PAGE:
Nowadays I come across a lot of people (not physically, of course) who are saying that the losses that their equity fund investments have suffered means that the idea of equity investments for the long term stands invalidated.
Here's a typical such view, from an email I received: "Even long-term disciplined investors (investing for the last 5 years or so) have lost their money. What is long term now, is it seven to 10 years? What should such investors do now?" The writer then gives an example to illustrate his point of view, which consists of the five-year change in the Nifty from 23rd March 2015 to 23rd March 2020, the latter being the date on which that index made a low of 7610 points. On 23rd March this year, the Nifty was 11 per cent lower than its value of exactly five years before that.
As kids nowadays like to say, this is a true fact. However, it is not a new fact. If anyone was waiting for the five-year returns of the bellwether indices to be negative to bid a permanent goodbye to equity investing, then they should have found many, many opportunities earlier. They could have done so in 1996 when the market dropped below its level in 1991, or in 1998-99 when it was below its level in 1993-94, or indeed in similar episodes in 2001, 2003 and 2011-12. Why hang around till 2020 to finally proclaim shock and awe at the fact that point-to-point five-year returns can occasionally turn negative? Why not stick to a bank fixed deposit as is normal for most Indian savers?
Not just that, it goes without saying that this is not the last time that such a thing will happen. Over the coming years and decades, there will be many, many occasions that this will happen again. It may even happen more often, or more severely than it has in the past. There are no guarantees. However, it also goes without saying that picking up a particular five-year period and looking at it is good for today's peculiar style of online point-proving but not an actual investment strategy.
As far as an actual investment strategy in equity funds goes, there is no reasonable way to do it except in a regular Systematic Investment Plan (SIP). If one looks at the track record of SIP style investing over the decades, five-year returns fell negative in a sustained way only during the 2001-2002 period and then recovered quickly. For the actual 23rd March example given above, it is notable that a five-year SIP in a Sensex-equivalent fund had returns of 8.6 percent p.a. on 1st March and -3.6 percent on 1st April. Equivalent returns for a seven-year SIP were flat on 1st March and 3.2 percent on 1st April.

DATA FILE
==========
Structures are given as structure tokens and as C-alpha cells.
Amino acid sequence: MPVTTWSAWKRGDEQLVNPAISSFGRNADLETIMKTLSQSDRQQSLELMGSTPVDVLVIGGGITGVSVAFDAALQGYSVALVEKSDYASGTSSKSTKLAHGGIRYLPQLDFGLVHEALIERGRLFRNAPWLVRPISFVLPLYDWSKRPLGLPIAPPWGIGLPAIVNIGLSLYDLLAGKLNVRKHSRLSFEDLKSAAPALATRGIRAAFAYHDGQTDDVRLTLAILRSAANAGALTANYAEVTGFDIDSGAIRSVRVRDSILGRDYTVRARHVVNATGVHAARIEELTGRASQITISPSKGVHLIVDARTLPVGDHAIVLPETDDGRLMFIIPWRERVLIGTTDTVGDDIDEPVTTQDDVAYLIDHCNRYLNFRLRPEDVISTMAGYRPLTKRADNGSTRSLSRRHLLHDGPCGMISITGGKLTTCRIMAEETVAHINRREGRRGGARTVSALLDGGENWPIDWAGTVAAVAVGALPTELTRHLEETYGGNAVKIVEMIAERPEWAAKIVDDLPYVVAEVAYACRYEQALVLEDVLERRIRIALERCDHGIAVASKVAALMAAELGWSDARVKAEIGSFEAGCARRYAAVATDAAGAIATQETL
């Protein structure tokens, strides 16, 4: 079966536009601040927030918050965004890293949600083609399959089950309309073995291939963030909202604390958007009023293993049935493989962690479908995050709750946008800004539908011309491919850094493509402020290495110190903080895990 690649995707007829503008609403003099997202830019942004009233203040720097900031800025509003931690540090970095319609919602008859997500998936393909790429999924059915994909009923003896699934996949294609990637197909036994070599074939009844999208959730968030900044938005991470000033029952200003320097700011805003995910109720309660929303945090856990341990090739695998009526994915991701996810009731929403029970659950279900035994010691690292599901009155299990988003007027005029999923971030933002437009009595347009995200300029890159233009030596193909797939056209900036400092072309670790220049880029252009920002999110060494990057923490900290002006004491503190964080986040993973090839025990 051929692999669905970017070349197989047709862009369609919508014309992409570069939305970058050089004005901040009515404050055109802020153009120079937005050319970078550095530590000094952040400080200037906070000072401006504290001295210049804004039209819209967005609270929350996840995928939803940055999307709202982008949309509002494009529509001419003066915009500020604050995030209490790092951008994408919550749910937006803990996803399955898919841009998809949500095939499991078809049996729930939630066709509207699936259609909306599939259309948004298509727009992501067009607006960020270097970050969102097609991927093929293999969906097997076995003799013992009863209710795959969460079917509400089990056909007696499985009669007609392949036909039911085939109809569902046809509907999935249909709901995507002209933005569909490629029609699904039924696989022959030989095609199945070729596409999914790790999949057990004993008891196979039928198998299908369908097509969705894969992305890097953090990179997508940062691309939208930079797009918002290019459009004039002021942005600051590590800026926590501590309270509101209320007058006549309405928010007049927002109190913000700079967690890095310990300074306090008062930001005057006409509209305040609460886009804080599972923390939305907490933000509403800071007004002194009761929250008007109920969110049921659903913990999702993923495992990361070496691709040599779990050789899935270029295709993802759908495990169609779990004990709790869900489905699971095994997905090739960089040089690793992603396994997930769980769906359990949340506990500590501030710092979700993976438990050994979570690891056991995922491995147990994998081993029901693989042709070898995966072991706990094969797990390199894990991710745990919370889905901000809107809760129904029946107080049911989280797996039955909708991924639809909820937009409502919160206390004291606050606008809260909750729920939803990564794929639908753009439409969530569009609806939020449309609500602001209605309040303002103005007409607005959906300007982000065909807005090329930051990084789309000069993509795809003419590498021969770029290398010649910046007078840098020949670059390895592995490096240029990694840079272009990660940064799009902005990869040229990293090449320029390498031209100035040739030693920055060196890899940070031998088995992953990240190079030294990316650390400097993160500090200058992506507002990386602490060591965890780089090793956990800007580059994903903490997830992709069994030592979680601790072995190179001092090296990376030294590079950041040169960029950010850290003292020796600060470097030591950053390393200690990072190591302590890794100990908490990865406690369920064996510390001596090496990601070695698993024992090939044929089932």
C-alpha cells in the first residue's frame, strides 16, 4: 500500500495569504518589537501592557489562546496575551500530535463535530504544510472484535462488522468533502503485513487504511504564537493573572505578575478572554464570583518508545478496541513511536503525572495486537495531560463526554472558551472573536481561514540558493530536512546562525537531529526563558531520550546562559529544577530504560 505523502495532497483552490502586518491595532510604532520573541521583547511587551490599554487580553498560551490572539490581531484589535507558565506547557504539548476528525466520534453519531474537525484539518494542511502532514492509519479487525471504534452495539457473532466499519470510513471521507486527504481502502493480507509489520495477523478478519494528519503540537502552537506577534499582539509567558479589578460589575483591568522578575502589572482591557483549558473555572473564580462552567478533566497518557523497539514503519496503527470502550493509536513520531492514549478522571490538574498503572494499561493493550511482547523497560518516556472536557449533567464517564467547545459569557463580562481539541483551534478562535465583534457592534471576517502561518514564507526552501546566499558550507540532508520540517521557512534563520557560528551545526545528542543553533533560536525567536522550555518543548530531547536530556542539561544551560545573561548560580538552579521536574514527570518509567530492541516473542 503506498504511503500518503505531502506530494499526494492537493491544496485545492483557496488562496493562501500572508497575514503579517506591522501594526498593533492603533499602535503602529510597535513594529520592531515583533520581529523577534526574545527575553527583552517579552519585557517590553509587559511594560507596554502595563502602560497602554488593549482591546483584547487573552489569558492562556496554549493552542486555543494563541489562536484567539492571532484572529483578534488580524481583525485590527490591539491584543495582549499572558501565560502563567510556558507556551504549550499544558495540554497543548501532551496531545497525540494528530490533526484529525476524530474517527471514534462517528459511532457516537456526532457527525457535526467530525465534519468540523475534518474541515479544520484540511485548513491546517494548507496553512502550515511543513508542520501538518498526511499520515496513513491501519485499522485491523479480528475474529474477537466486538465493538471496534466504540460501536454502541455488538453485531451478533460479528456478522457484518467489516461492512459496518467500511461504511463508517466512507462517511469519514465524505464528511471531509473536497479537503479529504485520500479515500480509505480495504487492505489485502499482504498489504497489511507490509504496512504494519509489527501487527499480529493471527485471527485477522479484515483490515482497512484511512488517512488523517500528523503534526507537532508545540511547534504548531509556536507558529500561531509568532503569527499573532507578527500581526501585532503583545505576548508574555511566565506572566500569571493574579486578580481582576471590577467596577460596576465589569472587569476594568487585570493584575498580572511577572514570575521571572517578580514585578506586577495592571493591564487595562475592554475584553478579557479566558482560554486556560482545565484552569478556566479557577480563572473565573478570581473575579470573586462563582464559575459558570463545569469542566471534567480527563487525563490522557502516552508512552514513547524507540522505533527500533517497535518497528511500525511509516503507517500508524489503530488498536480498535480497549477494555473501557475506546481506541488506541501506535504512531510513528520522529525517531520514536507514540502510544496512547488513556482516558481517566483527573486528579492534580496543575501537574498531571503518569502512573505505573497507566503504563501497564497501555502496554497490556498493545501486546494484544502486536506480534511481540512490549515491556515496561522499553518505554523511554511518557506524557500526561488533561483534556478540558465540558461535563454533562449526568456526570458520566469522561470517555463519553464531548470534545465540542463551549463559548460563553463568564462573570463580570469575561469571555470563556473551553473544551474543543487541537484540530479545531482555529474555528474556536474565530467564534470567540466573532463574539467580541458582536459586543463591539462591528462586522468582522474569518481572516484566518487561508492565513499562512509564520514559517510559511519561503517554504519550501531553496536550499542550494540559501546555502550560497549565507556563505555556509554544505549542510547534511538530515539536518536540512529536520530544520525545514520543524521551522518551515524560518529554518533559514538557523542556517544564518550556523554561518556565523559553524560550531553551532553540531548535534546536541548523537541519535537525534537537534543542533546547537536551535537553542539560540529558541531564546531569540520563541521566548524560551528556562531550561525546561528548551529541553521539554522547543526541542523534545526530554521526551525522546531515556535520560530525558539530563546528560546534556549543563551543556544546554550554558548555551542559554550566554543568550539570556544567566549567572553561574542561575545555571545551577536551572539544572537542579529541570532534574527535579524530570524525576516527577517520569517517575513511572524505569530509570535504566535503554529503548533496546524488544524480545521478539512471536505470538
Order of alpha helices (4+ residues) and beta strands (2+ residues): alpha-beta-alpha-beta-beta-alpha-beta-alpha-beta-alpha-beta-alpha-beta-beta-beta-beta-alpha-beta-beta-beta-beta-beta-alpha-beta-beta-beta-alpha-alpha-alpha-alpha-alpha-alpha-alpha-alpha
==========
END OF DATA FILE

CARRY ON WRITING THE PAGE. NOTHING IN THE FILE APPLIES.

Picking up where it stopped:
However, this is not the whole story. Lump sum investments (which is what the reader's example is) and SIP investments are fundamentally different. In investing, the level at which you invest is just as important as the value when you exit. This is mathematically obvious. When you invest in a lump sum, you are taking a gamble not just on the future, but also in a sense on the present. The point at which you invest could turn out to be a high point, something that will destroy your returns for all time to come. SIPs, by averaging your entry point over a long period, insulate you from that.
What's more, all experienced investors also try to average their exit point. As I wrote just last week, "For planned exits, where one knows before-hand roughly when one needs the money, the thing to do is to start withdrawing the money through an SWP (Systematic Withdrawal Plan) some time before the target date arrives." Historically, if one averages one's exit from an investment over one to two years, the result is always far better than a lump sum exit. It's very likely that this will also turn out to be true over the coming time.